This paper reflects the research and thoughts of a student at the time the paper was written for a course at Bryn Mawr College. Like other materials on Serendip, it is not intended to be "authoritative" but rather to help others further develop their own explorations. Web links were active as of the time the paper was posted but are not updated.

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href="/bb/neuro/neuro98">Biology 202
1998 Second Web Reports
O n Serendip


Jeremy Hirst

A camera lens focuses patterns of light onto film which records the image exactly. If the lens is out of focus or partially covered, a b lurry or obscured picture will result. The film is a recording device, it does not interpret and select what it portrays. Images from a camera are objective in a very literal sense. Seeing, however, is not such a seamless process. Our eyes work similarly to a camera in that they have a lens which focuses a real image on our retina, a light sensitive sheet of cells. This retinal image is a portrayal of the world as it truly is. The image which we see, however, is not this image. By considering a normal vis ual property as well as an uncommon ocular disorder the process of formulating our visual sense will be investigated. There is a difference between the picture recorded on film and that recorded by our brains. For purposes of this paper, the term "retina l image" is used as an analogy to a photographic image (one without interpretation by the brain). The phrase "brain image" refers to the retinal image post-brain interpretation. The brain image is the image which would be described by the person, the imag e which is thought of as seeing.

This phenomena of brain interpretation is easily demonstrated by discovering one's blind spot. (A good self experiment is described at 1) The blind spot results from an area of the retina which does n ot have photoreceptor nerve cells, the optic nerve head. Yet, even without this seemingly vital information, the brain is able to supply us with a complete brain image. The brain has filled in the blind spot with an image which it believes makes sense. Ha ving explored the blind spot, one can understand that what is captured in the brain image may be very different from what is truly present as the retinal image.

Another less common example of the way the brain interprets the world is what occurs in a condition called strabismus or crossed eyes. As defined by the American Academy of Ophthalmology (2) strabismus is a visual defect in which the eyes are misaligned and point in different directions. One eye may look straight ahead, whil e the other eye turns inward, outward, upward, or downward. You may always notice the misalignment, or it may come and go. A second disorder, amblyopia, commonly goes along with strabismus. Again, from the American Academy of Ophthalmology, Amblyopia is p oor vision in an eye that did not develop normal sight during early childhood. It is sometimes called lazy eye. (7) The reason these two conditions are so closely linked relates to how the brain interprets the information received from th e two separate eyes.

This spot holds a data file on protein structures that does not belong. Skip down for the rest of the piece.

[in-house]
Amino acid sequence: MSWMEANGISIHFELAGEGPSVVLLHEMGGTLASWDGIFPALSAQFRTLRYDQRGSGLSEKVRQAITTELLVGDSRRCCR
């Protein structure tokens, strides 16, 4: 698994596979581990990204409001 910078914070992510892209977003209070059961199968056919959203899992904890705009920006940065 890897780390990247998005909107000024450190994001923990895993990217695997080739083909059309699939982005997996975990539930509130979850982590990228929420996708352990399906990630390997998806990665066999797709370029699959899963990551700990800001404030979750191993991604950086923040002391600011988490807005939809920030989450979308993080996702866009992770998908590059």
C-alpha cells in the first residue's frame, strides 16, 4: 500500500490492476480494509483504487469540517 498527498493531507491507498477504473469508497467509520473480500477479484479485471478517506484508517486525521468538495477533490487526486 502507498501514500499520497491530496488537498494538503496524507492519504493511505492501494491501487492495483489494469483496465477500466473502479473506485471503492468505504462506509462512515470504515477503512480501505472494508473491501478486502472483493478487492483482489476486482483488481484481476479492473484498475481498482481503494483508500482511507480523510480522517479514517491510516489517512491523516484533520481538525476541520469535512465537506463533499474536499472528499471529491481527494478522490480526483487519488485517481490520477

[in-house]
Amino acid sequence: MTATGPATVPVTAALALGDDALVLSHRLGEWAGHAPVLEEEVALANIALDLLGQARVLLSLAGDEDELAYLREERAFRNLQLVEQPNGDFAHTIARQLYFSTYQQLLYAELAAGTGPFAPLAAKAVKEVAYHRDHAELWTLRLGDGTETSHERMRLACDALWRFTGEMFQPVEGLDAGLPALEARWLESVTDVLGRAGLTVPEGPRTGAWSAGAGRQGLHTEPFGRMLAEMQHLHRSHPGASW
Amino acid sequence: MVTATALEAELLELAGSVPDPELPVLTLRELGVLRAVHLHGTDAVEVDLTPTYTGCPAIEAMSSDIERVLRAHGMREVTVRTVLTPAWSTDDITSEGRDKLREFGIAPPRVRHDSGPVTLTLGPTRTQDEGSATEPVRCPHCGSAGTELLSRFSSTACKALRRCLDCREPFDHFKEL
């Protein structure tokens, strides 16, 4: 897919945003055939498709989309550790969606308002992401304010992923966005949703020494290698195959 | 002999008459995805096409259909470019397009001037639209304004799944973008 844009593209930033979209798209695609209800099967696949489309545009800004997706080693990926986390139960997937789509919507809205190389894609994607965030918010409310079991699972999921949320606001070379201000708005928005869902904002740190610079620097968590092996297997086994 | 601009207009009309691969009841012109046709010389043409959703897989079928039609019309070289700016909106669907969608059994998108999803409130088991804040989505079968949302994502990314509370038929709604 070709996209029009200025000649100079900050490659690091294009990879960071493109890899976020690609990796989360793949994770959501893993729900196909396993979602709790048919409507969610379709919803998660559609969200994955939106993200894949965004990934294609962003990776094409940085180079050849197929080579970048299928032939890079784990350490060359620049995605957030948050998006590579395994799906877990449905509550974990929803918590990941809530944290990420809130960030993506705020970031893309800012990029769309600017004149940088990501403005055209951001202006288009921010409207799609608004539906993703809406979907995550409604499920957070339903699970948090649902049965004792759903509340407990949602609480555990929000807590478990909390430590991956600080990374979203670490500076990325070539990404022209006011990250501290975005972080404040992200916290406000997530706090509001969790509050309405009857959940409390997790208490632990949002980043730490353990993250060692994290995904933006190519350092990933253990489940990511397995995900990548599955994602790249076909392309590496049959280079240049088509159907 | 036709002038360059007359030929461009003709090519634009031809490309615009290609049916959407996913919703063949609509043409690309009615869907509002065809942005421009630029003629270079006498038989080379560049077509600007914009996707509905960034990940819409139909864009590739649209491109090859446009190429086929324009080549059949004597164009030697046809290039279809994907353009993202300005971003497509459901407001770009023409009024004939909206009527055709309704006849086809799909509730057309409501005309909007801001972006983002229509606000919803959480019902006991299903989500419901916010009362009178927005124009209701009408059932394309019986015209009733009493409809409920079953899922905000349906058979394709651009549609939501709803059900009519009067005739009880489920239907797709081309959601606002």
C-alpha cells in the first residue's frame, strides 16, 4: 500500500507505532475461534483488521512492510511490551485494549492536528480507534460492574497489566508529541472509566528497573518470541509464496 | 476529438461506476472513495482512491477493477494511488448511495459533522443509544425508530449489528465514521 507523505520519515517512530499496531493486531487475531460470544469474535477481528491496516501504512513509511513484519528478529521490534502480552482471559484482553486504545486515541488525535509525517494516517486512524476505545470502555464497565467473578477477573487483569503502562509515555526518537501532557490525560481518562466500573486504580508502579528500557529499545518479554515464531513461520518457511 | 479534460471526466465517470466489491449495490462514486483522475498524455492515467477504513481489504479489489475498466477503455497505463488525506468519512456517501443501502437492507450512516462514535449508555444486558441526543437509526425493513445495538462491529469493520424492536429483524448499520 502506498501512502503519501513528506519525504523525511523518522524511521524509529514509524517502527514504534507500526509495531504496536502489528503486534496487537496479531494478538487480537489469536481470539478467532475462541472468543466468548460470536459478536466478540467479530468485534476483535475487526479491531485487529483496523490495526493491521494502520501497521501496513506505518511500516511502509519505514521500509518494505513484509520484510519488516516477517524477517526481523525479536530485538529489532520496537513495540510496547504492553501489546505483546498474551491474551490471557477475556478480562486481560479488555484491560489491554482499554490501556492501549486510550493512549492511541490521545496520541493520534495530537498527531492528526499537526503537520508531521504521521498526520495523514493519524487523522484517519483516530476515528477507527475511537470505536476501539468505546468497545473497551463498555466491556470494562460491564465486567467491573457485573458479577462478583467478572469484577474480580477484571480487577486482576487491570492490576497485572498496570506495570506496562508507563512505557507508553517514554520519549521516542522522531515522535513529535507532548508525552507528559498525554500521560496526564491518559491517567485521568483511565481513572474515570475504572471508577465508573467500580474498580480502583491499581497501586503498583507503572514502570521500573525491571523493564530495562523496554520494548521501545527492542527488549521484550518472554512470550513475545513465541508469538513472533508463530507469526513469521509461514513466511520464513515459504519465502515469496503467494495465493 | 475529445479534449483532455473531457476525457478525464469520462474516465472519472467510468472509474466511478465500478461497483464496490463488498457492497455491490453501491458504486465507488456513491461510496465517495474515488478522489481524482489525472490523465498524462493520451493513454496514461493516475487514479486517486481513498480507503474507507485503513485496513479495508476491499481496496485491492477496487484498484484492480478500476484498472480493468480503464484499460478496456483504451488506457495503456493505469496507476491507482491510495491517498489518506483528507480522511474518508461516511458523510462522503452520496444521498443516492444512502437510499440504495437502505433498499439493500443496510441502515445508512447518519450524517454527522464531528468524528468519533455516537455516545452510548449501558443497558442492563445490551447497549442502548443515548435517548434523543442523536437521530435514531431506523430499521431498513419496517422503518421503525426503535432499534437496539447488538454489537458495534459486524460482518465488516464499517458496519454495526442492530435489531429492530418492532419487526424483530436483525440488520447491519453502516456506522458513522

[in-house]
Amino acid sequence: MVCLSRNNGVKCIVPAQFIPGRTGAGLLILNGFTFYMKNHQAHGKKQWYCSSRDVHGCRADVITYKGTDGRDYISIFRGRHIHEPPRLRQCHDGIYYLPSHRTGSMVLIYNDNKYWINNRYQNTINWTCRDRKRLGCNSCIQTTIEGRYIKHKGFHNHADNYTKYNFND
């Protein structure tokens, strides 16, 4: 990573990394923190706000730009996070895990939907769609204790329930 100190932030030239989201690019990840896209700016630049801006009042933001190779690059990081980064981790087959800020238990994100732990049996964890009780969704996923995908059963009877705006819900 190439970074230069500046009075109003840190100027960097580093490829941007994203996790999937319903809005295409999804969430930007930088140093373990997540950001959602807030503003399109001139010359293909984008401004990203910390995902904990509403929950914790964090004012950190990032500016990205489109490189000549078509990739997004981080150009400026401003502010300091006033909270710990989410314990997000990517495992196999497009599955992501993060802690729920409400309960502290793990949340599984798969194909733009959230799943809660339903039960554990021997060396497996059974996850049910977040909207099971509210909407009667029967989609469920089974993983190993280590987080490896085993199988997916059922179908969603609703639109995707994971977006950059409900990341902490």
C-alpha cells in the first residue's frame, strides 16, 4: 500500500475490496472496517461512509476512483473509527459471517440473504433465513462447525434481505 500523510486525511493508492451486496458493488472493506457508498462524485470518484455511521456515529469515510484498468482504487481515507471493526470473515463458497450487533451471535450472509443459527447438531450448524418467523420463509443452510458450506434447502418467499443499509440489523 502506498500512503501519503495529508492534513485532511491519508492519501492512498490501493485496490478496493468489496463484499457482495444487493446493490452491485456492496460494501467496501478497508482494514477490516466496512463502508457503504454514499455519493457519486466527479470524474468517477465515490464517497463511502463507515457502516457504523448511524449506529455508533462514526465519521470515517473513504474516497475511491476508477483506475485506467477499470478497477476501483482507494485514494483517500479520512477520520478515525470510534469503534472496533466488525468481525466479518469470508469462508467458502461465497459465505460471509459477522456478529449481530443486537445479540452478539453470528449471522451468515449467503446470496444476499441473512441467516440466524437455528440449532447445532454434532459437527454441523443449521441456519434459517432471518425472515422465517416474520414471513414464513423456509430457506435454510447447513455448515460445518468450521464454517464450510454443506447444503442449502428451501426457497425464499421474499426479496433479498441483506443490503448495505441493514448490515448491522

One cause of strabismus is the inadequate coordination of the six muscles which operate to move the eye. Other less common forms of strabismus result from defective refraction, damaged nerves which connect the photoreceptors to the brain, and damage to the nerves which control the eye muscles.(4) These multiple disorders all have the same effect, presenting conflicting, amblyopic, images to the brain.

Normal vision occurs by a coordinated synthesis of the retinal images into a single brain image. If, however, one of the eyes does not transmit a coordinated or useful image the brain may choose to ignore this image when conducting its synthesis. The region of the brain which is thought to first bring the two retinal images together is the visual cortex (VC). The VC has cells which grow based on visual stimuli into regions called ocular dominance columns. At birth the VC and its ocular dominance columns are not completely established. If there is a problem wi th one eye that prevents stimuli from reaching, or being utilized by the brain then these columns do not develop, leaving the eye functionally blind.(5)

A lazy, or wandering eye, results when the retinal images from one eye are not i ncorporated into the brain image and the eye is free to drift. If the VC did use the two images the child would see double, because the images would not fit together properly. Instead, the VC learns to only use one eye, the eye with better alignment or be tter vision. As a result the ocular dominance column for the misaligned eye is not developed, the cells never mature and grow into an operating unit. Thus, if treatment is not begun before the VC fully develops the problem eye will never be used for norma l vision. (7) (6)